There’s a stock market scam that goes something like this: make a
list of 1024 people, and send them an “investment newsletter”. The
copy sent to the first 512 people says that a particular stock will go
up; the other 512 get a copy that says that that stock will go down.
Let’s say it goes down. You throw away the list of people whom you
told the stock would go up, divide the remaining 512 in two, and send
them another “investment newsletter”. You tell the first 256 that some
other stock will go up, and tell the other 256 that that stock will go
down. Eliminate those to whom you gave a false prediction, divide the
remaining ones in two, and send them another tip, as before. Do this
ten times, and you’ll wind up with one person to whom, by sheer
numbers, you’ve given ten good predictions in a row. You then tell
that person that he’ll have to pay you to receive further stock
One problem with this scam (from the scammer’s point of view) is
that there’s a lot of waste: you have to start with over a thousand
names and whittle them down to just one sucker. But what if you
lowered your standards a bit? After all, if someone gets nine good
predictions and one bad one, you can still say you have a 90% success
rate, and that should help sell your nonexistent Wall Street wisdom.
What about 80%? Or 70%? If you start with 1024 names, how many
potential suckers will you have if you consider the ones to whom you
sent seven or more correct predictions, and not just the one where you
got all ten right?
But first, let’s look at a different problem. Let’s say you’re
standing at the corner of 1st Ave. and A St., and you want to get to
2nd and D. You’re on foot, so you want to take the shortest possible
path, but there are several of these. How many? You could walk east,
then turn north on D St.; or you could walk east for two blocks, north
one block on C St., then east another block on 2nd Ave.; and so forth.
As you can quickly check, there are four paths from 1st and A to 2nd
But is there an easy way to calculate the number of paths to a
given intersection, without having to enumerate them? As it turns out,
If you’re going someplace on 1st Ave., there’s only one way to get
there: walk east until you get where you’re going. And if you want to
go someplace on A St., the only thing to do is to walk north until you
If you’re going to, say, 4th and C, there are two main ways to
arrive: either you can make your way (somehow) to 3d and C, then walk
north; or you can make your way to 4th and B, and walk east. So the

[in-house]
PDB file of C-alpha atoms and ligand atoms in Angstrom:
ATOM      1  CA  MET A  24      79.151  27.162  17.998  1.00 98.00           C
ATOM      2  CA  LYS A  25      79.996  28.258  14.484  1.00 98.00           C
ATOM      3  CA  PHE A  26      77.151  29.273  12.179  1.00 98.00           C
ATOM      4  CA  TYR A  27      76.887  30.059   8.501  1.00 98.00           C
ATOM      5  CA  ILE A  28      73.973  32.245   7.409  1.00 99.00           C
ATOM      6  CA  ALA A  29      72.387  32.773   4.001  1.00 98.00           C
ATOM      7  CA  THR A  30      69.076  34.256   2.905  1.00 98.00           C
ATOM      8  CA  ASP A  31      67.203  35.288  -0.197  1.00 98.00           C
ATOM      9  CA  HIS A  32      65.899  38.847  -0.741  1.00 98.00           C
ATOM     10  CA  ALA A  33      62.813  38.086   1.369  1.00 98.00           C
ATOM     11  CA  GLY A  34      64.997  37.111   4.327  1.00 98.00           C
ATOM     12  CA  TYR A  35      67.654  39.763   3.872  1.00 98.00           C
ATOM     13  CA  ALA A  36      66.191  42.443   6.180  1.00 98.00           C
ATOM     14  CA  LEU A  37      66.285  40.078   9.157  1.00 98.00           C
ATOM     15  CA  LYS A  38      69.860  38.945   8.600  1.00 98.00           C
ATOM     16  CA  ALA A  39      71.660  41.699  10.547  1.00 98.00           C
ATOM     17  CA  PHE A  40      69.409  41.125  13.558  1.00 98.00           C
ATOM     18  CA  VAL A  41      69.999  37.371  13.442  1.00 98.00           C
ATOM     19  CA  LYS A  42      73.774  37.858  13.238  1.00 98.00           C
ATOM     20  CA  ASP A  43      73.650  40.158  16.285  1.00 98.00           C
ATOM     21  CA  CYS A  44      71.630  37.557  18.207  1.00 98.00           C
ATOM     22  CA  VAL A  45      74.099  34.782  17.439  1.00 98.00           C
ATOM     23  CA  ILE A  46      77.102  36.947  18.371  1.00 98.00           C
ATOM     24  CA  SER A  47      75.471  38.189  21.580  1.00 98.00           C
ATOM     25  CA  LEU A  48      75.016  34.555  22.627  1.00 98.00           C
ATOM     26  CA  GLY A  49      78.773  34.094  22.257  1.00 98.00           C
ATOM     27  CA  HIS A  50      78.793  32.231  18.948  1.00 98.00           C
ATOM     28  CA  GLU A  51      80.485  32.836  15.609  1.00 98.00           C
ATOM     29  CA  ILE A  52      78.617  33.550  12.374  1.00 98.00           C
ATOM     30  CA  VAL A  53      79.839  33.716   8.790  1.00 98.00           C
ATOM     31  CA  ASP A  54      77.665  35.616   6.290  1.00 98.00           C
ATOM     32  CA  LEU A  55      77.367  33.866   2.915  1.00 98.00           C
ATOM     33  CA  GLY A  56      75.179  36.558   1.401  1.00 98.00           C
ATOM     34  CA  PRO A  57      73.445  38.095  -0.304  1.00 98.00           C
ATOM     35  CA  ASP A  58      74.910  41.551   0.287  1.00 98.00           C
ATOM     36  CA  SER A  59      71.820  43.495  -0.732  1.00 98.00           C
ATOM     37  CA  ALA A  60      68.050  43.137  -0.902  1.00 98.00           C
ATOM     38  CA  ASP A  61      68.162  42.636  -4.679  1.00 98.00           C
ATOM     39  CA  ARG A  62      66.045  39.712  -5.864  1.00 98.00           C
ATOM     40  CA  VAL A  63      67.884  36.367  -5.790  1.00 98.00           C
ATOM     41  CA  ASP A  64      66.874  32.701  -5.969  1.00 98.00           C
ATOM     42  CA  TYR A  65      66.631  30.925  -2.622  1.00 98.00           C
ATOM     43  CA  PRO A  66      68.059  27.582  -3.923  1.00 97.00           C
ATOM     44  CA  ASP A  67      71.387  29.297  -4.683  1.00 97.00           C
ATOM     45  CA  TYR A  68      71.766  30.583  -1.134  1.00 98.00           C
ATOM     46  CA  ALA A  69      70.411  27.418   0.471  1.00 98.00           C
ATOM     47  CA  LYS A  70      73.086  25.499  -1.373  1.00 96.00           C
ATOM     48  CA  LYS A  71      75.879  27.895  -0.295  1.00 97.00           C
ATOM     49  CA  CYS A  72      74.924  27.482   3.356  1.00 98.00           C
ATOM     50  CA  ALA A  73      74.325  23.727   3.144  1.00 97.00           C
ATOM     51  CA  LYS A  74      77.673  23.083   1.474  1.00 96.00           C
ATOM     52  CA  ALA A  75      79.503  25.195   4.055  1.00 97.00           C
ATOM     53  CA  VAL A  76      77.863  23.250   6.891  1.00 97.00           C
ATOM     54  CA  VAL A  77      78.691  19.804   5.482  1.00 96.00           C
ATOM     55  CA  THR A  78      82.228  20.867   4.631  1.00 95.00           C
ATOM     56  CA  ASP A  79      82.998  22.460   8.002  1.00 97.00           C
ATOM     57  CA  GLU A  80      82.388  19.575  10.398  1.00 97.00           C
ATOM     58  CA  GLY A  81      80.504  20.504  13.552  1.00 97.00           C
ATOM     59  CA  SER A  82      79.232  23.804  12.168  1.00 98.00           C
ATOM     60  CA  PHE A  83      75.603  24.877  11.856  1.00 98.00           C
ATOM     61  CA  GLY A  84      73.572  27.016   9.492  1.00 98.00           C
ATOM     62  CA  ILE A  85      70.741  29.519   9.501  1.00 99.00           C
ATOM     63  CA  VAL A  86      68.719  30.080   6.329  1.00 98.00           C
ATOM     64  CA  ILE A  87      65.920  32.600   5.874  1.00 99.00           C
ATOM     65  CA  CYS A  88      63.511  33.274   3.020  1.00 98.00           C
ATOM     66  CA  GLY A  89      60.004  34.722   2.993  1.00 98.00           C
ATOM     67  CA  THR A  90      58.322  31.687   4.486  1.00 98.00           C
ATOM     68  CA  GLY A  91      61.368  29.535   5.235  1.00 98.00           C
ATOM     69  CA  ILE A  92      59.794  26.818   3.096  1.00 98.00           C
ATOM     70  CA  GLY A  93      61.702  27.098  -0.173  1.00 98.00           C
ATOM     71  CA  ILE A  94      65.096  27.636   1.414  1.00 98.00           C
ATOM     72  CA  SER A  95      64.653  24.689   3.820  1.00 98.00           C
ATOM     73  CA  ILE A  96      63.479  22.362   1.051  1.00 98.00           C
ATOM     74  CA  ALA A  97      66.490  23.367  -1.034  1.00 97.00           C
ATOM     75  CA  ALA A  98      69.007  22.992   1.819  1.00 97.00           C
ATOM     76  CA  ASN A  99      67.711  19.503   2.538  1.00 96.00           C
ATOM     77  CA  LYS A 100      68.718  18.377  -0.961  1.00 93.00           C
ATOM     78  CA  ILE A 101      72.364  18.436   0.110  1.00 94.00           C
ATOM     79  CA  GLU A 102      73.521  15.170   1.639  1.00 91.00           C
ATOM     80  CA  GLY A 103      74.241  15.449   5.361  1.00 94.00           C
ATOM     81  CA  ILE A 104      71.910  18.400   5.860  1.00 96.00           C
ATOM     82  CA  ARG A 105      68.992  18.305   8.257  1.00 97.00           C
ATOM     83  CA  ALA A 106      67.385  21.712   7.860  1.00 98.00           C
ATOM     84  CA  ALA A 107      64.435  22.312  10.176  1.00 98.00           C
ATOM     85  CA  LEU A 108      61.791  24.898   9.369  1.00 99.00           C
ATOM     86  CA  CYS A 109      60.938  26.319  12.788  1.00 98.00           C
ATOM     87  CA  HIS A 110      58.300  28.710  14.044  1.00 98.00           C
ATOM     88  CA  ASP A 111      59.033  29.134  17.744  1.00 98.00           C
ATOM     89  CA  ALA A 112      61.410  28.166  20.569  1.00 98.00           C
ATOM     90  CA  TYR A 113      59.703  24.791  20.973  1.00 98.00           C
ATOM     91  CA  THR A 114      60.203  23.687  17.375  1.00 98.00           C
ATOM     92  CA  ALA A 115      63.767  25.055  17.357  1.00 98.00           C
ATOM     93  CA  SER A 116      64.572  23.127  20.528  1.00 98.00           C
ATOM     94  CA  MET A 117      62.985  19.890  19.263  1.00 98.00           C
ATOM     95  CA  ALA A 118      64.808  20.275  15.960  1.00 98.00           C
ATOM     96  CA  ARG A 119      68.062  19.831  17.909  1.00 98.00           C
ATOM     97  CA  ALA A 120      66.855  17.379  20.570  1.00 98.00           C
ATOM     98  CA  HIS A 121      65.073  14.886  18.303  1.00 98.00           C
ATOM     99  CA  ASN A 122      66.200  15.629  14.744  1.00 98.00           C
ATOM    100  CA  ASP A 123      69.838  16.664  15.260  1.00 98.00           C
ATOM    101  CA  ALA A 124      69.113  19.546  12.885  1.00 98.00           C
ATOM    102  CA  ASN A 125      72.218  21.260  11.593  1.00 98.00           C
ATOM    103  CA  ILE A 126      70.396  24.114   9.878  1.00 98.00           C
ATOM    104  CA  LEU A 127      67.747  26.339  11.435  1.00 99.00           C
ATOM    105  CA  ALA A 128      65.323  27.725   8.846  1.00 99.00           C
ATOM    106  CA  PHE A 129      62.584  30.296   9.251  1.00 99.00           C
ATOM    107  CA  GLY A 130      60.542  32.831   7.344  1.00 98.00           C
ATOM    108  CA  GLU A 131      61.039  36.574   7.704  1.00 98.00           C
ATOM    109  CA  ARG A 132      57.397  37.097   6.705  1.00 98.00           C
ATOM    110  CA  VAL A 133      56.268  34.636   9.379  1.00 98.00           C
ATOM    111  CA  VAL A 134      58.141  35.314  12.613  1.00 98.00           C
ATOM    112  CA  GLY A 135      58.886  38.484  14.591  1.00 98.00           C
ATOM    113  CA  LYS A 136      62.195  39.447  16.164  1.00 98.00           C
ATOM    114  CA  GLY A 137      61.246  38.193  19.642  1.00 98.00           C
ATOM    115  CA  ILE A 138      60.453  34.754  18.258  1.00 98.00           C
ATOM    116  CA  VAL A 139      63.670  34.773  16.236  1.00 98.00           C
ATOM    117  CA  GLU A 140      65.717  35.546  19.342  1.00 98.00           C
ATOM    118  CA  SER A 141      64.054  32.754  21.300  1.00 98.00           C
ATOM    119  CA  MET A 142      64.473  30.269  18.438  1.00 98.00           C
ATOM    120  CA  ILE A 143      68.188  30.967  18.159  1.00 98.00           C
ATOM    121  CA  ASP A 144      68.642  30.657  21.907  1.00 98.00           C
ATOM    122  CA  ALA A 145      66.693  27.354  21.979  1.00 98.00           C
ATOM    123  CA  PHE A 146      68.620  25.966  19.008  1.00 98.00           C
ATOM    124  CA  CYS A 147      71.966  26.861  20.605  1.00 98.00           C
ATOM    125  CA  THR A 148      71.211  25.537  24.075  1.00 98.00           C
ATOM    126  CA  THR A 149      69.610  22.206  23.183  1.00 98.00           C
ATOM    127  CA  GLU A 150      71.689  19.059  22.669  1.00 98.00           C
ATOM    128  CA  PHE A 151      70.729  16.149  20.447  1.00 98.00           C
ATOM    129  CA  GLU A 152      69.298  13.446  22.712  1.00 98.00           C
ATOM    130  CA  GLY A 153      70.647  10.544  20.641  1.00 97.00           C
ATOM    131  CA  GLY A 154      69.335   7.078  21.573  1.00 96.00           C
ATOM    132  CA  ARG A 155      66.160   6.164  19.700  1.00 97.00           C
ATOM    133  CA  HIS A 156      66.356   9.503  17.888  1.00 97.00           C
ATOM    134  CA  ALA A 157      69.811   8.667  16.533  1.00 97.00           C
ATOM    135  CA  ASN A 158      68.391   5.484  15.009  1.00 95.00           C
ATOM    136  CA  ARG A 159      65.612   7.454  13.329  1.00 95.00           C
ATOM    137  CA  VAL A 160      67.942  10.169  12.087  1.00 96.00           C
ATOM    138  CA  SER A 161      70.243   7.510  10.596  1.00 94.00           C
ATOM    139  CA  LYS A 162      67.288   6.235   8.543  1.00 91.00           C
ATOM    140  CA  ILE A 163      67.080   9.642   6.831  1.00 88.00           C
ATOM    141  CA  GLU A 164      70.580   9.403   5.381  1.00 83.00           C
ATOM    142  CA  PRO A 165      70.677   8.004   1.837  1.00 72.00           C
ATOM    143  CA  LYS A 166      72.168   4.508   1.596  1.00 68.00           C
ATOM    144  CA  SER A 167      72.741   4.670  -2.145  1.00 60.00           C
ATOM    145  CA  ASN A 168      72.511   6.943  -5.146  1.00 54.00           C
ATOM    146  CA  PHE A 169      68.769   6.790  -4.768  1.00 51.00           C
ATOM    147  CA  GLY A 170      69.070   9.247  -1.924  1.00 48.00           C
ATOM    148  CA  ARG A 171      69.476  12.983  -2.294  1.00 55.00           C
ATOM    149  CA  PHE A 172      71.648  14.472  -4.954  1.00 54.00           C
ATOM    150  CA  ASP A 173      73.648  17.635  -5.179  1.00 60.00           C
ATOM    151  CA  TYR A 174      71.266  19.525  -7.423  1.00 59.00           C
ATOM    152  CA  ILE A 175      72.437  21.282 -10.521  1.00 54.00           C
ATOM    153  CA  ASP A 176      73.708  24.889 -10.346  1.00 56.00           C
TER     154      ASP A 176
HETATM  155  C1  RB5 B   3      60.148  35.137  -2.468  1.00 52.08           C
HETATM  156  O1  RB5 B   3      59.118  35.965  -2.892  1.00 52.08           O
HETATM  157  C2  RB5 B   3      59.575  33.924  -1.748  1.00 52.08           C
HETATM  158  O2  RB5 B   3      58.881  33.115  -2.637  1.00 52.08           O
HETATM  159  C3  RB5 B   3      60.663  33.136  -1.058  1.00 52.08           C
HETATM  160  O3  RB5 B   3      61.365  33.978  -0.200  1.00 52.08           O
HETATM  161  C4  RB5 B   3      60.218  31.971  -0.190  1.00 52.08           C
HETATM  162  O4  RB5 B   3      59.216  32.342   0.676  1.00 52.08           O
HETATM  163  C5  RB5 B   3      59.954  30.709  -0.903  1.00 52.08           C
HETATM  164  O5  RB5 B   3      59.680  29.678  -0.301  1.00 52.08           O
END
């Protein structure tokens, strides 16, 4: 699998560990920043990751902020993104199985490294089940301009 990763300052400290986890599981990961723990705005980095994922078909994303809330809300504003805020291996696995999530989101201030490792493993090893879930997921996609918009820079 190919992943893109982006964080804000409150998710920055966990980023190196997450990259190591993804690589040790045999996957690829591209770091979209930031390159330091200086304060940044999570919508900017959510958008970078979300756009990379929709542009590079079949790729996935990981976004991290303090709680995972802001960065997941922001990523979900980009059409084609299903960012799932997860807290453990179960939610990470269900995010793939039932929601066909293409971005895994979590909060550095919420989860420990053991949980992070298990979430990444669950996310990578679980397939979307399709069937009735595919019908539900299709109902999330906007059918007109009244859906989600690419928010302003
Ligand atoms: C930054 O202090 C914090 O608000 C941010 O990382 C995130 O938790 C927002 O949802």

number of ways to get to 4th and C is the number of ways to get to 3d
and C, plus the number of ways to get to 4th and B.
So we can fill in the number of paths to get to each insersection:
each number is the sum of the one south of it and the one west of
Another question we can ask is, which intersections can you get to
by walking four blocks? You’re going to walk n blocks east and
m blocks north, so you can get to any intersection where
n+m = 4.
We can now return to our original question: you’re going to make
ten stock market predictions for a bunch of people. Let’s say that
making a correct prediction corresponds to walking one block east, and
making an incorrect prediction corresponds to walking one block north.
So we see that there’s only one way of getting ten correct
predictions: get all ten of them right. There are also ten ways of
getting nine correct predictions: get the first nine correct and miss
the tenth; or get the first eight right, miss the ninth, and get the
last one correct; and so forth. This is the same as asking how many
ways there are of getting to Eye St. and 2nd Ave., which we now know
how to calculate. And the number of ways of getting eight correct
predictions is the number of ways of getting to H and 3d, and so
1 1 1 1 2 1 1 3 3 1 1 4 6 4 1 1 5 10 10 5 1 1 6 15 20 15 6 1 1 7 21 35 35 21 7 1 1 8 28 56 70 56 28 8 1 1 9 36 84 126 126 84 36 9 1 1 10 45 120 210 252 210 120 45 10 1
If we turn our table of numbers so that 1st and A is at the top,
and the line of places we can get to in 10 blocks is at the bottom, we
get Pascal’s triangle. This is one of my favorite mathematical
constructs, because it pops up everywhere: statistics, polynomial
multiplication, and even discussions on how to defraud investors.
(Let’s also note in passing that Pascal’s triangle is symmetrical, and
that each row adds up to a power of 2.)
In row n, element m is
(n+m)! / n! × m!.
It’s easy to see why: let’s say you have a bag of cards that say
things like “IBM will go up (incorrect)”, “Alcoa will go down
(correct)” and so forth. Now let’s say that you’ve reached into the
bag 10 times and pulled out 7 correct predictions (and 3 incorrect
ones). There are 10! ways you could have pulled those particular ones
out of the bag, so that gives us the (n+m)! in the
There are also 7! possible orders in which you could have pulled
out the 7 correct predictions, but since we don’t care about the
order, they’re all equivalent, so we divide by 7!. Likewise, the 3!
orders in which you could have pulled out the 3 incorrect predictions
are equivalent, so we divide by 3!. This gives us
(7+3)! / 7! × 3! = 3628800 / (5040 × 6) = 120
ways to have 7 correct predictions out of 10.
So what does this all tell us? If you’re only going to try to
sucker those to whom you’ve given a perfect 10 correct predictions in
your scam, you’re going to have to start with 1024 names just to
whittle them down to one lonely sucker. But if you want to scam those
who got nine out of ten, you get an additional 10 suckers. Lowering
your standards to 8 out of 10 gets you an additional 45 suckers
(1+10+45 = 56), and reaching futher to those who got 7 out of 10 gives
you 1+10+45+120 = 176 suckers out of your original 1024. A vast
improvement over the original. Until, of course, the FCC sends you to